What is the future of batteries and how can India become a leader in next-gen battery technology?
Battery technologies are set to play an important role in India’s future energy strategy. India is turning to electric vehicles despite lacking both technology and minerals to produce them, risking the spectre of Chinese domination in the process. India lacks the significant investment in cobalt mines globally that China has, in order to acquire the elements needed for lithium-ion batteries.
India has recently starting venturing into the manufacturing of lithium-ion batteries through a recent policy push from the government.
At the same time, India has made significant global commitments to move towards greater use of renewable energy. It is the largest two-wheeler market in the world, but it does not have any indigenous, private sector, battery manufacturers. At least part of this reason has been a lack of effective government tax incentives, much of which have been addressed in the new FAME 2 framework.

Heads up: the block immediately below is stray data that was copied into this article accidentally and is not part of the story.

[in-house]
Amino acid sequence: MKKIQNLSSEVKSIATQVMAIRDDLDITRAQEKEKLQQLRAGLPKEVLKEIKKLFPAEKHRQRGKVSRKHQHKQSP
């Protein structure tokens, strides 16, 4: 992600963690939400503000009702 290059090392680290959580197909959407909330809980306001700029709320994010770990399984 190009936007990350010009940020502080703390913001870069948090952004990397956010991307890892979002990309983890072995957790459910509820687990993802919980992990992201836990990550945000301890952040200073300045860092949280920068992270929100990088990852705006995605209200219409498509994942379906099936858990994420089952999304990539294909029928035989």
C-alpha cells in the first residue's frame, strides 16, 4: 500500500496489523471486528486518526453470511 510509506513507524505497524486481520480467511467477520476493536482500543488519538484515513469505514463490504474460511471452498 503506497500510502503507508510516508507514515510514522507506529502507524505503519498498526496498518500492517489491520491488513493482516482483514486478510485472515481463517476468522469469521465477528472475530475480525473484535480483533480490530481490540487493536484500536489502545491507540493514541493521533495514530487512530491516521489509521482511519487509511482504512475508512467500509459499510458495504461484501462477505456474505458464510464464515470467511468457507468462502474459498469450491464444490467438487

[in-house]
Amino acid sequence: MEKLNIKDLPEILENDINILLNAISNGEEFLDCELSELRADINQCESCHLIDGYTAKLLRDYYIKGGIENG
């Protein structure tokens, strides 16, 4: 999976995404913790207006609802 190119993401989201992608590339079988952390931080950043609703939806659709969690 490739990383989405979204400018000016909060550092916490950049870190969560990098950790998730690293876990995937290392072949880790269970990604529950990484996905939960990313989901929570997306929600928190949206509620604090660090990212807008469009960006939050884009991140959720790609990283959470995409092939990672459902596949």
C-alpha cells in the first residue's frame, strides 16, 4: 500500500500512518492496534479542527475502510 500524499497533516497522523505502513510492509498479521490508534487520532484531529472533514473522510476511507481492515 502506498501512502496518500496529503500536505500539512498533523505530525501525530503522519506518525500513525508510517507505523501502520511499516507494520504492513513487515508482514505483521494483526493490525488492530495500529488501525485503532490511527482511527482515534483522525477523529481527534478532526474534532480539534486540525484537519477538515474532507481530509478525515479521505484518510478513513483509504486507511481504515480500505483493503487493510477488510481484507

But there are newer battery technologies on the horizon, for which India is an untapped market. Sodium-ion batteries and related alkali- and earth-alkali-metal batteries are being developed and commercialised globally.
There are several pull factors that will help develop the market for newer battery technologies in the coming decade in India: the government is a global leader in a move towards more renewable energy, sodium-ion batteries are suited to storing surpluses, the two-wheeler market is growing rapidly, the government plan to build four Tesla-style giga factories to manufacture batteries with investment of US$4 billion.
But equally, there are factors pulling the sector in the other direction: the lithium-ion market dominated by few major players, the government’s last push towards battery technology uptake skewed incentives towards two-wheelers, auto market sales are falling, and newer battery tech is not yet championed by the government.
London-based think tank Bridge India, and Faradion, the world leader in non-aqueous sodium-ion cell technology, are organising this invite-only event in Delhi on 25 November 2019, to discuss the latest trends in battery technology and what the coming decade of innovation in the sector looks like for India.